INDIANAPOLIS – Under a new state law, Hoosier high school students will need to pass a financial literacy course to graduate.

Under Senate Enrolled Act 35, the requirement will start with the class of 2028. That means schools will have to make some changes since many only offer the class as an elective right now.

“I’ve worked with multiple generations of people – I see the level of knowledge kind of decreasing,” said State Sen. Mike Gaskill, (R-Pendleton), who introduced the legislation.

Gaskill works in the financial services industry.

“If you don’t have the knowledge that you need, it’s easy for others to take advantage of you and not do what’s best for you,” he said.

The class will cover several topics, such as filing taxes, managing debt and saving for retirement.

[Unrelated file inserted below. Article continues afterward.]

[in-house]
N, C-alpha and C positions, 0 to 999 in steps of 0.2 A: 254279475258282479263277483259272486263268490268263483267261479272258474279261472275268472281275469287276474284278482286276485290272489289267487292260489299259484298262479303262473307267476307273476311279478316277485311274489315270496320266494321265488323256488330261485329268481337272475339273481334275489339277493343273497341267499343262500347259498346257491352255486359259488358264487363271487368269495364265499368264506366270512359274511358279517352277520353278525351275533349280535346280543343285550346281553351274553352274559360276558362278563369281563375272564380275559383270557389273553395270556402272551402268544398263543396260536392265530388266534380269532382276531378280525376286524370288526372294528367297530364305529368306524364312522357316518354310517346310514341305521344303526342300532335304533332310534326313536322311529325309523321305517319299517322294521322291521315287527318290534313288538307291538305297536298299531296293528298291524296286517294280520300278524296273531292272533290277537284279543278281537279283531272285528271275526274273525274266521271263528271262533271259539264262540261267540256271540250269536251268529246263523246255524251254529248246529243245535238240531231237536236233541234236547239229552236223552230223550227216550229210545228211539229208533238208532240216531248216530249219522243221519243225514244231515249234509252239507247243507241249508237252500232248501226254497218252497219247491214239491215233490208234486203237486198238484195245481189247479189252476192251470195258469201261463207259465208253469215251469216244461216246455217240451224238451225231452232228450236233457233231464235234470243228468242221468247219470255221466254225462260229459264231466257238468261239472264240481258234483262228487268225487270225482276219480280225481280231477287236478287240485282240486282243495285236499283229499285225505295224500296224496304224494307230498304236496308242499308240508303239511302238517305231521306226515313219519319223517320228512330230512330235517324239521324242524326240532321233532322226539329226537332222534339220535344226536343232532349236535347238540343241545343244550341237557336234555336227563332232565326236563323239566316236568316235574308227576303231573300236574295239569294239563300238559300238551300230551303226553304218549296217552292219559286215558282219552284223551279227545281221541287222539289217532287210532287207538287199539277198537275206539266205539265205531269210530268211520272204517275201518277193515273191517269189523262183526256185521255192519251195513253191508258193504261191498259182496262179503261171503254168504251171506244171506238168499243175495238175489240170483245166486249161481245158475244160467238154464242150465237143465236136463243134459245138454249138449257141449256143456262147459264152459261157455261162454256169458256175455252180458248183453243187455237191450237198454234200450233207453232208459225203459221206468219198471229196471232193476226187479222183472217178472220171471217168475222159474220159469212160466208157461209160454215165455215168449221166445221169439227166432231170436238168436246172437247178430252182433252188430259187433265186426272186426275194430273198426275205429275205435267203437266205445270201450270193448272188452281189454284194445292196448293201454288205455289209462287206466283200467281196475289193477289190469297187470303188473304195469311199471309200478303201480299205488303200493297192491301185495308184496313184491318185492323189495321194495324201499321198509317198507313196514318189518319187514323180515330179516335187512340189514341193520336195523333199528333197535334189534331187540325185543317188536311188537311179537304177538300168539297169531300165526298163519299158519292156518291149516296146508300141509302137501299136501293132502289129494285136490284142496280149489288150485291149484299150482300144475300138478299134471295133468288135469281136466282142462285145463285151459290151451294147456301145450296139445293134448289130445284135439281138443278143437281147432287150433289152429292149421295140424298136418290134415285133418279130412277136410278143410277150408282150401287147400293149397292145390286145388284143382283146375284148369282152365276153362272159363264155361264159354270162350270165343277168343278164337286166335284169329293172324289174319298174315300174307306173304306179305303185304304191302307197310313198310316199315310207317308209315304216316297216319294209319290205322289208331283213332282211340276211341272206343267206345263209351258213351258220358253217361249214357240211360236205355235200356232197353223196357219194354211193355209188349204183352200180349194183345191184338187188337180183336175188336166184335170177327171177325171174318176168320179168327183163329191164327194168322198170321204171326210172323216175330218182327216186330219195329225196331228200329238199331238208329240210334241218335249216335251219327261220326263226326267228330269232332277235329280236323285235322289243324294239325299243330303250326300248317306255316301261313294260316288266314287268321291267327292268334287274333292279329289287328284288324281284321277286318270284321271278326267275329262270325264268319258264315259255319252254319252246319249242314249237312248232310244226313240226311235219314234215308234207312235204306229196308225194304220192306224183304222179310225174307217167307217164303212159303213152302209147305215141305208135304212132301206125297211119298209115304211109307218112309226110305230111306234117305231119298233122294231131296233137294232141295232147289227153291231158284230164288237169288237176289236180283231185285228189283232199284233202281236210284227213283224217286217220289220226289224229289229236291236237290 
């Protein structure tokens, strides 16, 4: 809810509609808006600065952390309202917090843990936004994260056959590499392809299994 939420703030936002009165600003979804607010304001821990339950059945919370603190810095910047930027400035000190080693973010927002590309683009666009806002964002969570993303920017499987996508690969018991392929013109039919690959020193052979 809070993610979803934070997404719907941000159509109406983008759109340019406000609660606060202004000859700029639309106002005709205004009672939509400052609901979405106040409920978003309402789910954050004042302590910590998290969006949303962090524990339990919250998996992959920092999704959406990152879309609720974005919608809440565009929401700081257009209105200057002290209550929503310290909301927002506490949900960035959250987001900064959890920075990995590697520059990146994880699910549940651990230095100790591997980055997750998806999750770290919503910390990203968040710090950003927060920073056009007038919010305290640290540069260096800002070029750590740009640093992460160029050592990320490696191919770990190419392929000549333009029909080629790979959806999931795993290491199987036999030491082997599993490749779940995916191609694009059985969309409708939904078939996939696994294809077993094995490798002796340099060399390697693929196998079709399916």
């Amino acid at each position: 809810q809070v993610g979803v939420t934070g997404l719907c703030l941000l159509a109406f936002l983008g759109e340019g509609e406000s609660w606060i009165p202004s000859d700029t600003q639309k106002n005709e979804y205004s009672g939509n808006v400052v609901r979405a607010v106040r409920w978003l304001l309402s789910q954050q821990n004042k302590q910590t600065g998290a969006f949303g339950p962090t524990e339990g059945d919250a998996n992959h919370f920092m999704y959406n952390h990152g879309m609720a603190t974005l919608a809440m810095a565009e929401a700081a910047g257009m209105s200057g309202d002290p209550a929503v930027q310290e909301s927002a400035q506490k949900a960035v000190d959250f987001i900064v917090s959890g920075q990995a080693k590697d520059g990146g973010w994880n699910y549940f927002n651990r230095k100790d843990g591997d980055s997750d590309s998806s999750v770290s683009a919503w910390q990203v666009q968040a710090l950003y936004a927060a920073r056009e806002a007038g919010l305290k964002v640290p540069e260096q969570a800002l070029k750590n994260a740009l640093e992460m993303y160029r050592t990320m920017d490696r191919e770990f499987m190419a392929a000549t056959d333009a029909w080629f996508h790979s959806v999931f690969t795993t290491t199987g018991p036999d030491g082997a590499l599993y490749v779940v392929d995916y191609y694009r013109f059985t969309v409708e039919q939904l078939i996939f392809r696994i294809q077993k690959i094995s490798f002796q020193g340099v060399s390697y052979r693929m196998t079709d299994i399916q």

“I felt that there was enough material to justify being a standalone course, and I wanted to emphasize the importance,” Gaskill said.

The law allows the course to count toward other graduation requirements, such as math, for some students.

Now schools need to start preparing for all of their students to take the class.

“I feel like it’s very much needed,” said Jarrod Mason, principal at Hamilton Heights High School. “It’s just how are we going to make that happen? Because for some people, it’s going to be pretty easy. And for others, it’s going to be really difficult.”

Schools like his will have to consider the textbooks and other materials needed, along with teaching staff, he said.

Lawmakers did increase K-12 tuition support in the new state budget but did not set aside funding specifically for the new course.

“We have a two-member business department right now,” Mason said. “We’ll have to look at how we add people to make that happen.”

Schools are still waiting for more guidance from state education officials, including how the course may be used to fulfill other graduation requirements.